From balconies in New York City to the National Assembly in Kenya; across Spain, Italy, Turkey, Singapore, India, and many other nations around the world—some of the most inspiring images from the pandemic have shown leaders, celebrities, and everyday people clapping, ringing cowbells, and banging on pots to recognize and give gratitude to the health workers on the front lines of the COVID-19 response.

This global acknowledgment was heartening to see, considering that frontline health workers too often go unrecognized. Yet, they are playing a critical role in caring for those communities most effected by the pandemic, while at the same time risking their own lives. Especially in underserved communities, frontline workers like community health workers (CHWs) are helping vulnerable patients to reduce their risks by understanding symptoms and seeking testing and treatment early.

When the coronavirus hit the United States in early 2020, health officials in Minneapolis, Minnesota—including the clinical staff at the People’s Center, a Federally Qualified Health Center (FQHC)—had concerns about the potential for the virus to spread in the city’s Cedar-Riverside neighborhood. This area is home to the largest Somali population in the world outside of East Africa, and it includes many refugees who live in public housing. In fact, one high-rise building in the neighborhood has more than 4,000 residents, making social distancing a challenge and placing residents at higher risk of exposure.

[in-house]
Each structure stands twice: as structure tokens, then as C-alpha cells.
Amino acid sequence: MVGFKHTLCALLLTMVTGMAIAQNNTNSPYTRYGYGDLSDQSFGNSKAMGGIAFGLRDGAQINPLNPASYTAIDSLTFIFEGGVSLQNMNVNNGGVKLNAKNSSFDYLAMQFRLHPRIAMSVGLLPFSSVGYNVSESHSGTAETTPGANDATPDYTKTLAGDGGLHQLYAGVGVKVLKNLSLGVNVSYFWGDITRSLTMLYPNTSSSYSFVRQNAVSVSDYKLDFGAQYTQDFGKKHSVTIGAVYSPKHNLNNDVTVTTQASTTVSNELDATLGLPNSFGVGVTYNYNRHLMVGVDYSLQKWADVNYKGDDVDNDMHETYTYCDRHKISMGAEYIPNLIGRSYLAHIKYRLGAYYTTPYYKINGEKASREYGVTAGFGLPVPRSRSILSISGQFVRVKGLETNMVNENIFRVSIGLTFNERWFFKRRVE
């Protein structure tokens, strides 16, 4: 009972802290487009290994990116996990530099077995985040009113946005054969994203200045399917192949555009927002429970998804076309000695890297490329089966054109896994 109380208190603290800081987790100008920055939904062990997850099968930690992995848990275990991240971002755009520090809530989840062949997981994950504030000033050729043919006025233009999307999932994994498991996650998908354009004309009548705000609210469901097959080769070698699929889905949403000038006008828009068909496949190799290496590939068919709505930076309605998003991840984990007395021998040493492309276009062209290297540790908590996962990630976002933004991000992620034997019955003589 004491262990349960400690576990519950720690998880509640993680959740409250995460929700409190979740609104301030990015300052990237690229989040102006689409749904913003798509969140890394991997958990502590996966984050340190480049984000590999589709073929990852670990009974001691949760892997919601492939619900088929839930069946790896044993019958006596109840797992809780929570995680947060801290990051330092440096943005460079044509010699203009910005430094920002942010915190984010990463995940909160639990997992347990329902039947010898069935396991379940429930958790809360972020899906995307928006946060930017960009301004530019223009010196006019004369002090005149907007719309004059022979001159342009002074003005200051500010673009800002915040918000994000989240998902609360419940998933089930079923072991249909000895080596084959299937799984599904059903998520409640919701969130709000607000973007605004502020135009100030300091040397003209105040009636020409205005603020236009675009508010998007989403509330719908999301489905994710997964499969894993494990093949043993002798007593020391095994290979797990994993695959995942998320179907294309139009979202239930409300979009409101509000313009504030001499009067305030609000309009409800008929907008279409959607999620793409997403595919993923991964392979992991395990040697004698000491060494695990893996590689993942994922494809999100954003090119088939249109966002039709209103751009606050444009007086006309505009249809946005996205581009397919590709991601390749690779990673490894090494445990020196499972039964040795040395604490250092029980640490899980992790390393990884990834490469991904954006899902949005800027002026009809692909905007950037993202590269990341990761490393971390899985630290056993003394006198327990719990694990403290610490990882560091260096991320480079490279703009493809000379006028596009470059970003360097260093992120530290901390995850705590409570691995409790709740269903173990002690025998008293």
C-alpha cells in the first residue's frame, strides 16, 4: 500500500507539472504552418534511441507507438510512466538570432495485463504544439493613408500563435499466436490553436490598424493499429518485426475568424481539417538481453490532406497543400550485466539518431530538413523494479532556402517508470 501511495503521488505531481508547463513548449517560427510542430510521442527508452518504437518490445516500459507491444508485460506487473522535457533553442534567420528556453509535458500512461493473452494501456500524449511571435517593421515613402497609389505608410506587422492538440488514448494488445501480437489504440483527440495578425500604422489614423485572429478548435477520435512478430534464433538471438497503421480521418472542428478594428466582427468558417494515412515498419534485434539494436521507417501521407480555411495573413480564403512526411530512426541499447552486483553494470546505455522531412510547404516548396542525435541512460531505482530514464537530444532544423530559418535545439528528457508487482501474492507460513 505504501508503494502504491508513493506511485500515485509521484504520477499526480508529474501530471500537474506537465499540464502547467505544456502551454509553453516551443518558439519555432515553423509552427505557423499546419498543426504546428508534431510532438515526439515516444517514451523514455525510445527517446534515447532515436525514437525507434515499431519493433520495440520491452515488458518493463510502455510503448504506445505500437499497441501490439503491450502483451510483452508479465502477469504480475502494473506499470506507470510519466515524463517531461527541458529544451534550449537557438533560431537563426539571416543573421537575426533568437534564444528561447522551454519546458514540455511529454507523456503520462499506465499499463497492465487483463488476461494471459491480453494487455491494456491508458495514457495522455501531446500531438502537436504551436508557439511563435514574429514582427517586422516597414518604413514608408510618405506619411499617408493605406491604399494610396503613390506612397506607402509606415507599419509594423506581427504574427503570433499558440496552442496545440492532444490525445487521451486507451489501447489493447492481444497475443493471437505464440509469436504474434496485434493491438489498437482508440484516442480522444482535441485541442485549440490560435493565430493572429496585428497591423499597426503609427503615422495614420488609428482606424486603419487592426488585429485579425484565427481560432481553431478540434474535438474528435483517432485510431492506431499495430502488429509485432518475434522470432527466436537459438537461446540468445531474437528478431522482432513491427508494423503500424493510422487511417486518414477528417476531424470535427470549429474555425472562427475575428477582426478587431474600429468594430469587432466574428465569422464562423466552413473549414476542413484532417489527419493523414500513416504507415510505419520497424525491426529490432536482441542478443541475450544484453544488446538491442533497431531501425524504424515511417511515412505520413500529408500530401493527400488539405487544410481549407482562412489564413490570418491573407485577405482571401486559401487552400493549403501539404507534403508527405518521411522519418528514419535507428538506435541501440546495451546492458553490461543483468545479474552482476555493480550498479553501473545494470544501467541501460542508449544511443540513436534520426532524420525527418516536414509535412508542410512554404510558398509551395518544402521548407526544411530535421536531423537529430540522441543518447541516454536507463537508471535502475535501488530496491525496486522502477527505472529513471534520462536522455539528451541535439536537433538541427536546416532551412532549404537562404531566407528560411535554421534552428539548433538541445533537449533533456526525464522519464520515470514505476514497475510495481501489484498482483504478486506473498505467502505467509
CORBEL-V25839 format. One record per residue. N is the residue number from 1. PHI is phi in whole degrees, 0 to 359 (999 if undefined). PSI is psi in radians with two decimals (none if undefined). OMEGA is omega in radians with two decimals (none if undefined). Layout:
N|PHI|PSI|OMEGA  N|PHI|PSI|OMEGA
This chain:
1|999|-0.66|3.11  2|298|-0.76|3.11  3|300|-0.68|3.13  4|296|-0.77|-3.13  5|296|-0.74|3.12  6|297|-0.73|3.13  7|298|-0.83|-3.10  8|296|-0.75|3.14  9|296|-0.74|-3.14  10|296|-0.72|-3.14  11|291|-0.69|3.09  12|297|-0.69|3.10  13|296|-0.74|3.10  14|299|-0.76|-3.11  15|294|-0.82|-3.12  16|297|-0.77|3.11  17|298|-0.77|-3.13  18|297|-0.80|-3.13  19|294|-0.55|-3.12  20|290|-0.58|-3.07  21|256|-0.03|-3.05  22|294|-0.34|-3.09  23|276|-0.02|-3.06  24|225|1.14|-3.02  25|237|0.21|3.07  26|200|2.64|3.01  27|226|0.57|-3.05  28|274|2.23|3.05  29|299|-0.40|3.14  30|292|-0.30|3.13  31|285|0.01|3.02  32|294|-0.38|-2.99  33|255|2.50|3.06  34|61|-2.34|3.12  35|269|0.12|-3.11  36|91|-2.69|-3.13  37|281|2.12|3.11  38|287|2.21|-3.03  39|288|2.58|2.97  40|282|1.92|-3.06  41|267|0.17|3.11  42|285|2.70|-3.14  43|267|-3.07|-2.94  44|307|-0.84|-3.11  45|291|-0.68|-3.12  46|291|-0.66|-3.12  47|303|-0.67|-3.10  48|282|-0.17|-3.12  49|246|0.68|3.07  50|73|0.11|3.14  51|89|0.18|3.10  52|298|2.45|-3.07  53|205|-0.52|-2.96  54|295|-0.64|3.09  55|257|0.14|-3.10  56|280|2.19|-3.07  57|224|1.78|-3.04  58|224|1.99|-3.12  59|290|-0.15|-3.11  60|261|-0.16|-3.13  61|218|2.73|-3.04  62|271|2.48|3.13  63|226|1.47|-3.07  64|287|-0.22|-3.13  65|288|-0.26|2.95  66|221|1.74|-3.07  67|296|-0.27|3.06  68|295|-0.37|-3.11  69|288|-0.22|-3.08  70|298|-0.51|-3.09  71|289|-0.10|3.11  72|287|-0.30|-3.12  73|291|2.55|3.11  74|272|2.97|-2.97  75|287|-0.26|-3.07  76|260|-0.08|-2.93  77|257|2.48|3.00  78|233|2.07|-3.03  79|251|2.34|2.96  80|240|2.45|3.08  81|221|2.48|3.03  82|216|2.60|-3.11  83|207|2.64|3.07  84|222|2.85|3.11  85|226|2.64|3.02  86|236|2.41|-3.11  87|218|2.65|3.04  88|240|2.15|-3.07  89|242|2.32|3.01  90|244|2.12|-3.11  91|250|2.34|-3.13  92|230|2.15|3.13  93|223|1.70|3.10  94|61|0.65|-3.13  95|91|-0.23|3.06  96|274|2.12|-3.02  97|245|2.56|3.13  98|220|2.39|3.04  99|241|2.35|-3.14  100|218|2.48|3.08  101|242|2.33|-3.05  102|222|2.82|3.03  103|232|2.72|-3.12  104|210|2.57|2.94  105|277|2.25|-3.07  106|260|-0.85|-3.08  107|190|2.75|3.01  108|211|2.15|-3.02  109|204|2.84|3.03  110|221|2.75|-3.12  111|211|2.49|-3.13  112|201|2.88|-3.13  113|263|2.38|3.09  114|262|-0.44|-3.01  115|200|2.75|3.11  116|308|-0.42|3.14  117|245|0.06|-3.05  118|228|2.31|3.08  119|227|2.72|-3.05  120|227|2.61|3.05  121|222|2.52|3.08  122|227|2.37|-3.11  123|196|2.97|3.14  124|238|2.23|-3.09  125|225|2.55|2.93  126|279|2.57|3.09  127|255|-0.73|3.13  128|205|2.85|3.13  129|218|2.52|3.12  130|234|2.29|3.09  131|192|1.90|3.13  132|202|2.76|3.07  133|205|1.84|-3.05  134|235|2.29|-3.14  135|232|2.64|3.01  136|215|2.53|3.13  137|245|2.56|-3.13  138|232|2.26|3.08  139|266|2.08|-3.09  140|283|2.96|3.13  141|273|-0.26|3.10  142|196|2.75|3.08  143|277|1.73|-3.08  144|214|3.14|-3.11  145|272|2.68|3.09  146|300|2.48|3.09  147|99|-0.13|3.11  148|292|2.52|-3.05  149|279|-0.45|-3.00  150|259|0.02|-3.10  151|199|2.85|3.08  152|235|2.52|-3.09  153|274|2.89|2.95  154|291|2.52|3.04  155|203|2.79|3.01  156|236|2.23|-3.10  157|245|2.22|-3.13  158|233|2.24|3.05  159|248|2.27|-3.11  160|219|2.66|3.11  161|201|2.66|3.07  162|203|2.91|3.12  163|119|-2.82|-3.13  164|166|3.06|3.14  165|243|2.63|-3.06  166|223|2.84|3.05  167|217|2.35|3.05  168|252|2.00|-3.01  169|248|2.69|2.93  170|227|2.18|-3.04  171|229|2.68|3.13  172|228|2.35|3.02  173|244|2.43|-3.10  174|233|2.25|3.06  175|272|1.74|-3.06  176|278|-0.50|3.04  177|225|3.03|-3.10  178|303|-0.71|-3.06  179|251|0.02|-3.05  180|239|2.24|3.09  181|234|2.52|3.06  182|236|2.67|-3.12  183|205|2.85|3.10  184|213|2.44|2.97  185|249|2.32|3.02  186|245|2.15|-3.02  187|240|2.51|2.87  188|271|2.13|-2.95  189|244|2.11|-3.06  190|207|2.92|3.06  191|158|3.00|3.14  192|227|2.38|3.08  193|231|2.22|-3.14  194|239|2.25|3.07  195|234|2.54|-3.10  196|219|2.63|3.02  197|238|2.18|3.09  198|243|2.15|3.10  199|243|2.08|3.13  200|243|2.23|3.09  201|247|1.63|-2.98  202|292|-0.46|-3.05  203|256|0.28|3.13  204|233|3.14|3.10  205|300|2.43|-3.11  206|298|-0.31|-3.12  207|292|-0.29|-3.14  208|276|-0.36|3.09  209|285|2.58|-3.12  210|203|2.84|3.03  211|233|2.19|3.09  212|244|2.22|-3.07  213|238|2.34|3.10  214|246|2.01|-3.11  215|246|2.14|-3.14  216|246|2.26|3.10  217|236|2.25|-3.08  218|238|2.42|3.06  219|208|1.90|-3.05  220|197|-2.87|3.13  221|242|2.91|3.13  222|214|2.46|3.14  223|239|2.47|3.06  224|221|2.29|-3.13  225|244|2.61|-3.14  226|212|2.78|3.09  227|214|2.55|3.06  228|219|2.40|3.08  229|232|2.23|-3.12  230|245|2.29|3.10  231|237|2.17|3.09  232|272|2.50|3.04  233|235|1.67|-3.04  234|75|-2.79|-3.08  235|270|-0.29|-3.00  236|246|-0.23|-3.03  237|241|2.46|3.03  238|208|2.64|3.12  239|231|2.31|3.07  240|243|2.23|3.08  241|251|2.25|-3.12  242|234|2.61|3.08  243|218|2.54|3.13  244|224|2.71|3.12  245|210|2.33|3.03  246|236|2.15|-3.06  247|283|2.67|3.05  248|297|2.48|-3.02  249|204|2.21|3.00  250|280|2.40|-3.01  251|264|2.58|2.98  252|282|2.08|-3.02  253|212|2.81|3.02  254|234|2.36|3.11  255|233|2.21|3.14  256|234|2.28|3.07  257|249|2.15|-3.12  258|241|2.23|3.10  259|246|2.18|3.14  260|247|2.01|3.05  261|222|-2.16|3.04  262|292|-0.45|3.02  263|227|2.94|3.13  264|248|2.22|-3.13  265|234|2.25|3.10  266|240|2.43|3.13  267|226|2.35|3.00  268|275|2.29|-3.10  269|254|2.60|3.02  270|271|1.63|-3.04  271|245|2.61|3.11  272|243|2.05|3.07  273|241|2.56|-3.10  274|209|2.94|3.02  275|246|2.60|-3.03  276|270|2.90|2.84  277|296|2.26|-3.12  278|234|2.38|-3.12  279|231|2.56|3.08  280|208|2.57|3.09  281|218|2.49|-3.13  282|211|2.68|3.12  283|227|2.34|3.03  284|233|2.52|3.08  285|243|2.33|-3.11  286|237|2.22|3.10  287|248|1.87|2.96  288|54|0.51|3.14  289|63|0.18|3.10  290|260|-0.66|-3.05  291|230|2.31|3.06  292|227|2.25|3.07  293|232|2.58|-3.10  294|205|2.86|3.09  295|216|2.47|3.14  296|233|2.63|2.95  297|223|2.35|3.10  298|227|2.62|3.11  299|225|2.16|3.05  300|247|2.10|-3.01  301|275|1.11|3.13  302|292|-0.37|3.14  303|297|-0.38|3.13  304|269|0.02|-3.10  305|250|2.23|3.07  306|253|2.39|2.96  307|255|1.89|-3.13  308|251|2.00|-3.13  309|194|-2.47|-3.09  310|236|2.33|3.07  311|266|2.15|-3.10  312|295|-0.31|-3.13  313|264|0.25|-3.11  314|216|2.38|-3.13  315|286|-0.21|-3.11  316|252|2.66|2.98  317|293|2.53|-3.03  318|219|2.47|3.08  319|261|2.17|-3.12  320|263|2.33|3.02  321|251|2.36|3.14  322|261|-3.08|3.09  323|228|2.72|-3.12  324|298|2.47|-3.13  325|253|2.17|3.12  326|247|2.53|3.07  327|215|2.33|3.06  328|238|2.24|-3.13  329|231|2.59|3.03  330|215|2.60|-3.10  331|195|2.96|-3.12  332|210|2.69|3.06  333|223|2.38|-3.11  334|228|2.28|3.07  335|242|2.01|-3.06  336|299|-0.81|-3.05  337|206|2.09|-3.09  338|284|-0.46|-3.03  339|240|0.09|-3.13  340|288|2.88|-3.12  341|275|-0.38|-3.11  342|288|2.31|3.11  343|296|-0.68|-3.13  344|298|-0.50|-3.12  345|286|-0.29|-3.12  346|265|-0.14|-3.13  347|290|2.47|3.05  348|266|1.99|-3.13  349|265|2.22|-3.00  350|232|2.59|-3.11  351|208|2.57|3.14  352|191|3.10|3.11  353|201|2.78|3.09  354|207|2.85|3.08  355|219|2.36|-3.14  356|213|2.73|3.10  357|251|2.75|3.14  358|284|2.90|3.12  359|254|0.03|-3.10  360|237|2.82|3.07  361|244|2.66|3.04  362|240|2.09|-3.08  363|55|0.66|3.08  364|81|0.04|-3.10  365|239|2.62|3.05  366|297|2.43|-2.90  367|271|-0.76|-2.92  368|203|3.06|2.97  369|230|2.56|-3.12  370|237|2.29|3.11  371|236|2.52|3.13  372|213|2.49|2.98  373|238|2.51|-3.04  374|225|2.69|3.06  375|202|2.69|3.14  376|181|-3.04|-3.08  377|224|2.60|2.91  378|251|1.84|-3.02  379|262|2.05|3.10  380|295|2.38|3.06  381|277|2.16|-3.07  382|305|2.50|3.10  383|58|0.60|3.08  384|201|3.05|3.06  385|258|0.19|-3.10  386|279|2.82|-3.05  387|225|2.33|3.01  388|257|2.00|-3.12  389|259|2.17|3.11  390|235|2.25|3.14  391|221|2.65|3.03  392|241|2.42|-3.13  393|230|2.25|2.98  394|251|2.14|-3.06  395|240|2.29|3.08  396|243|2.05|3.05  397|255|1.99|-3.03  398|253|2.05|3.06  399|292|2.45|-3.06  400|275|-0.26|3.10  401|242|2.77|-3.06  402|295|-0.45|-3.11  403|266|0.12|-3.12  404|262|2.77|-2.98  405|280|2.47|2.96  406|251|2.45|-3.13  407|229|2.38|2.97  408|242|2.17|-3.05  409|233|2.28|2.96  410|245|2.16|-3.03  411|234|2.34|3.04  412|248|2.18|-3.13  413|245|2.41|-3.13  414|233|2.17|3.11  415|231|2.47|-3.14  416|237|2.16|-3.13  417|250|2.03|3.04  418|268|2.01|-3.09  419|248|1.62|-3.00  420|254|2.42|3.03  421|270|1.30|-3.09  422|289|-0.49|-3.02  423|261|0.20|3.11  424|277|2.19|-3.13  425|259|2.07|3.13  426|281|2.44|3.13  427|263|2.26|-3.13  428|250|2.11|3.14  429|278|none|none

But even with higher risk of contracting COVID-19 in their densely populated neighborhood, People’s Center staff discovered many residents didn’t want to get tested. Based on their experiences with health care in Somalia, staff found some local residents weren’t used to seeing a doctor for preventive care.

Social and cultural barriers like these aren’t unique to Minneapolis and its Somali American residents. Across the world, some of the most important factors contributing to poor health are rooted in social determinants of health, including the cost and affordability of care, language barriers, lack of experience with health systems, transportation needs, childcare, safety, and other social issues. Traditional health systems are often ill-equipped to address these barriers. So, now more than ever, CHWs are playing a significant role in bridging these gaps and helping underserved people access the healthcare they need.

Read the full article about healthcare into communities by Ahmed Sougueh and Jokho Farah at Stanford Social Innovation Review.